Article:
Wednesday, November 12, 2008

Pesticide Sensitive Individuals

In 1992, the Washington State legislature passed a law which allows pesticide sensitive individuals to submit information to the department, be placed upon a registry, and be contacted by the applicator prior to a pesticide application to a landscape or right-of-way which is adjacent to their principal place of residence.

Here is the link to the Washington State Department of Agriculture (sorry, I forgot to put it here earlier)

  1. The deadline for completing and filing this application is DECEMBER 1st, 2008.

  2. Your application must include the signature of physcian licensed in the State of Washington.

  3. The names, addresses and phone numbers of your adjacent neighbors will need to be part of the application.

I am in the process of completing this application, even though our "principal place of residence" may, and in reality will change. Our mobile hermitage the VARDOFORTWO stretches the context of the "principal place of residence" coda, and yet I'm here to tell you this law is a step in the positive direction. And I am so thankful to know I can take the steps to be informed before any pesticides are applied.

One of the major reasons for our life as fugitives from a chemically dangerous world is PESTICIDE USE AND MISUSE. One of the last places we attempted to rent on O`ahu was a beautiful two-bedroom cottage in Ka`aawa, on the North Shore. This is difficult to write. It brings up post traumatic memories of the event that led to us fleeing the rental. But, it is one of those memories that fuels my motivation to share and learn from experience.

Three days after moving into the Ka`awa cottage, we woke to see the city road maintenance truck driving up the small rural road that fronts the neighborhood. The wind was blowing at a steady gust, a young man stood on the rear bumper of a spray truck. Without forewarning, the pristine warmth of an early morning sunrise was dumped with Roundup as the tank of liquid was sprayed along the roadside within a foot of our driveway. Survival mode activity kicked in: I sealed all the windows, put on my carbon filter mask. My mind raced through the emergency check-list in my head for the things I knew I must take with me. I had thirty minutes before the Roundup would seep into the louvered windows and make me sick. Further details of this Ka`aawa episodes aren't important, and I admit to write and recall more will make me sick.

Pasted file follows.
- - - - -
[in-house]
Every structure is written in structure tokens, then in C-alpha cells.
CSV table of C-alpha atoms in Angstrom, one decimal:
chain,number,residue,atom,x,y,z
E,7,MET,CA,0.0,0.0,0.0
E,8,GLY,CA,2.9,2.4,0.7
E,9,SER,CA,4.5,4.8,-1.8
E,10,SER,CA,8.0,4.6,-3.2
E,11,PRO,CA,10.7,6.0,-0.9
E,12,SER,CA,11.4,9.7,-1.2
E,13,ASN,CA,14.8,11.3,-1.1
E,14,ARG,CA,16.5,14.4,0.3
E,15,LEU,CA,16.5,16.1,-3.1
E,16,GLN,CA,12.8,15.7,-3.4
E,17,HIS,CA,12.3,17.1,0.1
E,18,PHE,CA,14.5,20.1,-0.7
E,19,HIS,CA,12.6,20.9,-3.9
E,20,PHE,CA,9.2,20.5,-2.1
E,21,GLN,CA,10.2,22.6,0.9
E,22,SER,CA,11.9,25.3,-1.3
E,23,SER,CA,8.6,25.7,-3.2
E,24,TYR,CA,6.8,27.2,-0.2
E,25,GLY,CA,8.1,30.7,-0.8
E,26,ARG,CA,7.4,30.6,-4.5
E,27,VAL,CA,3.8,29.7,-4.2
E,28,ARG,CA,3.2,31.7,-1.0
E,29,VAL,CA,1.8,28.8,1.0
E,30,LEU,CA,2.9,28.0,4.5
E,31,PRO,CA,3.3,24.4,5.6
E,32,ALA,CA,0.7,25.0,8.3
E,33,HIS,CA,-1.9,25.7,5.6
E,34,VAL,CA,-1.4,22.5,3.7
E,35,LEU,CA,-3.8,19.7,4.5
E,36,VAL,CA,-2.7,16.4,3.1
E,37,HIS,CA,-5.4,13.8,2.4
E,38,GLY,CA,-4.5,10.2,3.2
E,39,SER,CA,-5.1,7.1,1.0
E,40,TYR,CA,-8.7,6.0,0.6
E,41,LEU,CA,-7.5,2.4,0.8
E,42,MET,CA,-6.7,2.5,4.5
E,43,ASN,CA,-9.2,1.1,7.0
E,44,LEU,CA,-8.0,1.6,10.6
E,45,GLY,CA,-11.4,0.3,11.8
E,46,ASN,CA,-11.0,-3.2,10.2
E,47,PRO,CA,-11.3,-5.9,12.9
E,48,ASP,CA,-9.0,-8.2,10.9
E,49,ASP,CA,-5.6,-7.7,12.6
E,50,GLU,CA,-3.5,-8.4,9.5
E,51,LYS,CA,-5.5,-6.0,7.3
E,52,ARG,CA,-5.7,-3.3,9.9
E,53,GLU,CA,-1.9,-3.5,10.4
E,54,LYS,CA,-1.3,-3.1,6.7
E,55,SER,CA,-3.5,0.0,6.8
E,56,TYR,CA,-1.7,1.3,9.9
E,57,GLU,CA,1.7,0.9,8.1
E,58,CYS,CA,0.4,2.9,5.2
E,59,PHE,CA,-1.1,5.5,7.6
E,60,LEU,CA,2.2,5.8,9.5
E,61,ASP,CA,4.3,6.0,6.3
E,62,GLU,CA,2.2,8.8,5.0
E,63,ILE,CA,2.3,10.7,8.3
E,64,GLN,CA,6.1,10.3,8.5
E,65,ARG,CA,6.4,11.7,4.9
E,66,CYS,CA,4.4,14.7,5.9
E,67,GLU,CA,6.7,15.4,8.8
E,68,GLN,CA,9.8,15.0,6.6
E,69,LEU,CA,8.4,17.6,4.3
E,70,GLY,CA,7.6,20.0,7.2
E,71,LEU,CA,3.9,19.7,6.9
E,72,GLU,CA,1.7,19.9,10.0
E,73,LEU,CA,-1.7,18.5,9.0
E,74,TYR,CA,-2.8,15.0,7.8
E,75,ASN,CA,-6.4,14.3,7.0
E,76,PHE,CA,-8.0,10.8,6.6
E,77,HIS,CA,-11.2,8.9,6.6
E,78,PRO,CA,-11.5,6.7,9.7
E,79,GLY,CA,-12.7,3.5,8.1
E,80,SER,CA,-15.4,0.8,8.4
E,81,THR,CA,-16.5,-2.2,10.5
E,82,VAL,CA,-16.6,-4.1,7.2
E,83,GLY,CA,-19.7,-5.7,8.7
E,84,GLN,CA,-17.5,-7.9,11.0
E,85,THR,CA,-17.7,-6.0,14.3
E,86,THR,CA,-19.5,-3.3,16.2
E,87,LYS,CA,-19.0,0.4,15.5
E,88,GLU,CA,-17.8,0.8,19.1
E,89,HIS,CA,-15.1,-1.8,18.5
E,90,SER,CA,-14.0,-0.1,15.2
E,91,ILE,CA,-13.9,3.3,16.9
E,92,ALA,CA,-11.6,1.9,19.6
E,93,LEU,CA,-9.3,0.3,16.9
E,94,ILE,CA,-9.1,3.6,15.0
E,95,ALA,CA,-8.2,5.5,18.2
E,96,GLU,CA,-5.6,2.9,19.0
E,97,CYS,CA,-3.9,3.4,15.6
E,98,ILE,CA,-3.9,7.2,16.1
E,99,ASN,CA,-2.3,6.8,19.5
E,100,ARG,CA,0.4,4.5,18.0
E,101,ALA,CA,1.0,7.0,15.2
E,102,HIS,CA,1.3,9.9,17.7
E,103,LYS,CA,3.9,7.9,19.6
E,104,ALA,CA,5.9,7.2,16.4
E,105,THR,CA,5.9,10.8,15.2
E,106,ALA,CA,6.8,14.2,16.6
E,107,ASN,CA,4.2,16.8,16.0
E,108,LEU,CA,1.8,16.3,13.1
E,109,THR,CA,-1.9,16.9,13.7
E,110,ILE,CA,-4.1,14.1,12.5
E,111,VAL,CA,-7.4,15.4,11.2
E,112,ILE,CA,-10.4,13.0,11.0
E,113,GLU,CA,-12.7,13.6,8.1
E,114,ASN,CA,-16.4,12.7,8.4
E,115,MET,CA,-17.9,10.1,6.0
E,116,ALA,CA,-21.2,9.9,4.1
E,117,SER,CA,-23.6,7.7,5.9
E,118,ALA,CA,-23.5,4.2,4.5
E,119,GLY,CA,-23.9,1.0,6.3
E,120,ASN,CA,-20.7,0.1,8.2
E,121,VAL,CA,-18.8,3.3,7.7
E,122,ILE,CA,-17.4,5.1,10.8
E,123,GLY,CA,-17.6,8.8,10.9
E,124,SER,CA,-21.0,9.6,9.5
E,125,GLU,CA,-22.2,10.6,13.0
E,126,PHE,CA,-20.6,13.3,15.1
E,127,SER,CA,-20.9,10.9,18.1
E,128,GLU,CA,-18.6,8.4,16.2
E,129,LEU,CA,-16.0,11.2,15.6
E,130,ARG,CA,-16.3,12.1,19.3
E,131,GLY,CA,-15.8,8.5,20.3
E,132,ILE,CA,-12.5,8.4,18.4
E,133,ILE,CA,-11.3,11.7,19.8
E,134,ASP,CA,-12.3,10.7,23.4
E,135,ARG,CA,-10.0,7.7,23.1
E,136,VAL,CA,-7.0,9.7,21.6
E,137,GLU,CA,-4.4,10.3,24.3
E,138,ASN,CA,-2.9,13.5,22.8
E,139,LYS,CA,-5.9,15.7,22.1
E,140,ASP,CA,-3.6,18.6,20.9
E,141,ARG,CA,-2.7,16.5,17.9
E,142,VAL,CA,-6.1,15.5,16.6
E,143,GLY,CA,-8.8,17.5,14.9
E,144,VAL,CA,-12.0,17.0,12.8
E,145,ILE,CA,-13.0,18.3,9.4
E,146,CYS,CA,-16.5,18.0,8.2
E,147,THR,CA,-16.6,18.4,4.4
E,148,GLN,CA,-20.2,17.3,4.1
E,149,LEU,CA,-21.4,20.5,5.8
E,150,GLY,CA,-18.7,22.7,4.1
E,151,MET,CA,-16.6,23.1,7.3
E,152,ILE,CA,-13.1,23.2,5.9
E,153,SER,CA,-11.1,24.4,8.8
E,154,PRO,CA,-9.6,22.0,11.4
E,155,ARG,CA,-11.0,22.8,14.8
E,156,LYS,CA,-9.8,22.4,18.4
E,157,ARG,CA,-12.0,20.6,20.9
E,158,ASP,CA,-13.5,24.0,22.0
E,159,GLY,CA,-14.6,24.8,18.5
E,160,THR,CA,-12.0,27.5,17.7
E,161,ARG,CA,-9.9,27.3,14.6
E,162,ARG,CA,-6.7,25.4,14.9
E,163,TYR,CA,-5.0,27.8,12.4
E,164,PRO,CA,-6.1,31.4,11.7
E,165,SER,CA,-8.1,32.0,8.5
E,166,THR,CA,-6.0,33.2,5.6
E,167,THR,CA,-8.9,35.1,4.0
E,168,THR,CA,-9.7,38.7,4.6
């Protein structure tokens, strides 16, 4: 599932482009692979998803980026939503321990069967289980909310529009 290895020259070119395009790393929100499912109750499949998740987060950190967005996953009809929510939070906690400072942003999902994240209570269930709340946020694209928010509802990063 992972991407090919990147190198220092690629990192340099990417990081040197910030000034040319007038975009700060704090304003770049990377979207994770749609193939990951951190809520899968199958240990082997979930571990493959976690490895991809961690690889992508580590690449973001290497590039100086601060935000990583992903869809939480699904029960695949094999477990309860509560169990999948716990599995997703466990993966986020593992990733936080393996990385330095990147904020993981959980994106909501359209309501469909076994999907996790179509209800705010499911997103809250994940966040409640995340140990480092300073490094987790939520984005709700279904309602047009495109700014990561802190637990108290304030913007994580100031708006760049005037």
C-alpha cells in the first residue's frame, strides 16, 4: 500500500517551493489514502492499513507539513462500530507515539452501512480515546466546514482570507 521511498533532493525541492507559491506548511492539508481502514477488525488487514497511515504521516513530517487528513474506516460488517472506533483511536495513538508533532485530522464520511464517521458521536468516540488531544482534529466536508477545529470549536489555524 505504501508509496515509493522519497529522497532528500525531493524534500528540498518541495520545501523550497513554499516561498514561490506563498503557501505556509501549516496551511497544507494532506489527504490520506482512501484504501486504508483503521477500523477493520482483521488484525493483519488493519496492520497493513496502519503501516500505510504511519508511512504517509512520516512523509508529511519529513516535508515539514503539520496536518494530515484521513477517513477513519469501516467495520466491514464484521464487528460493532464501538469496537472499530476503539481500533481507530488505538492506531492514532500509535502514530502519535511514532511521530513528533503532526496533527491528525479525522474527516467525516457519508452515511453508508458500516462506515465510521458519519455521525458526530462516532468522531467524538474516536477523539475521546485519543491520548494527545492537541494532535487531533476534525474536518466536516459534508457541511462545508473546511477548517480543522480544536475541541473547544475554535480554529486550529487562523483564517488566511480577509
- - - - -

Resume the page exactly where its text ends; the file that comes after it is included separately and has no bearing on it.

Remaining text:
We began a life living in the car parked in driveways, front lawns and beach parks after this experience, so completing an application such as this is a major change in the right direction. There was very little response to all my phone calls and letters written to the mayor of Honolulu, council people and legislators. The laws and rights to safety as they relate to the community with Environmental Illnesses and Multiple Chemical Sensitivites are scant. Disability Laws still fall short of including MCS as a consistent and bonifided 'condition' for services and recognition. Making changes to the System while dealing with the physical trauma of a pesticide exposure is difficult at best.

There are organizations and blog sites that identify and track the laws, studies and changes to the way chemicals are manufactured, marketed and applied. I've listed a few links that have served us in the past and links I have recently discovered:

Beyond Pesticides

MCS America

The Canary Report

Chemical Injury Information Network

What is important today is if you're a Washington State resident and are sensitive to pesticides, this registry process is a major tool to have in your corner. It doesn't exist in all states in America and it should be. For now I'm getting on the registry and when VARDOFORTWO moves, I'll let the State of Washington Department of Pesticide Management know where I am.

Many thanks to my friends in the MCS support group here in Seattle for sharing this pesticide registry information with me. You serve such a vital function, and I appreciate all of you very much.

Be well, Mokihana


Anonymous said...

Hawaii is retro when it comes to pesticide protections. The roadside spraying throughout all the islands is a recurring problem for people who are sensitive. The state workers never pay attention to wind and drift.

Yes, you have the registry, but it only requires the company notify you that they will be spraying. It does not require the company to pay attention to the drift. I posted a story on Oct 29 about a couple ranting about drift: even though they were on a state registry and had been called, they still suffered from major drift every time the neighbor had their place sprayed. It must be like being stuck in a living nightmare. There's a vid.

Yes, Beyond Pesticides is the very best online resource.

VardoForTwo said...

Susie, mahalo for the comment. The reality of compliance is scary! The love of a chemical overrides the threat birthright to have safe harbor in your home. Drift is the worse when it comes to pesticide application. I'll go to your site and read your rant. I agree ...
Beyond Pesticides is a major solution.